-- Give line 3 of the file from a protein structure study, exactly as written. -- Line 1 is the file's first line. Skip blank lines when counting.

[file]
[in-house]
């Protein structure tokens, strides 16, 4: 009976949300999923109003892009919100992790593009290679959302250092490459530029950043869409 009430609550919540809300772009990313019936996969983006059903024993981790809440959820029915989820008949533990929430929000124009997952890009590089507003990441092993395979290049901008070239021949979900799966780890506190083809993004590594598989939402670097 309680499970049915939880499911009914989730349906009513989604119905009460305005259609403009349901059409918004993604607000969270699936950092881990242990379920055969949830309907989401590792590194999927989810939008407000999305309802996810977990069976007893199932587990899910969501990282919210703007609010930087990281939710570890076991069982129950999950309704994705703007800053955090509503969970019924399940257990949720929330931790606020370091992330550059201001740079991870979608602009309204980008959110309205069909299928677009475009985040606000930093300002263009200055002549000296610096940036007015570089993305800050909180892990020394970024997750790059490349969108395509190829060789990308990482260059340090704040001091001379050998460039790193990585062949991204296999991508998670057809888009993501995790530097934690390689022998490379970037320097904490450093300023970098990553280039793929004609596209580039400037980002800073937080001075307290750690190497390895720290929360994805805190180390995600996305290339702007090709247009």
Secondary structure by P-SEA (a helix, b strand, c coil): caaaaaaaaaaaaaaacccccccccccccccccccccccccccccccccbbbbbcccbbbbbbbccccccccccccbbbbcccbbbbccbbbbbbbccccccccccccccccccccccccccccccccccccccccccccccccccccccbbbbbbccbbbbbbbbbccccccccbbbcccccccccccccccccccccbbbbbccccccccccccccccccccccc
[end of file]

Secondary structure by P-SEA (a helix, b strand, c coil): caaaaaaaaaaaaaaacccccccccccccccccccccccccccccccccbbbbbcccbbbbbbbccccccccccccbbbbcccbbbbccbbbbbbbccccccccccccccccccccccccccccccccccccccccccccccccccccccbbbbbbccbbbbbbbbbccccccccbbbcccccccccccccccccccccbbbbbccccccccccccccccccccccc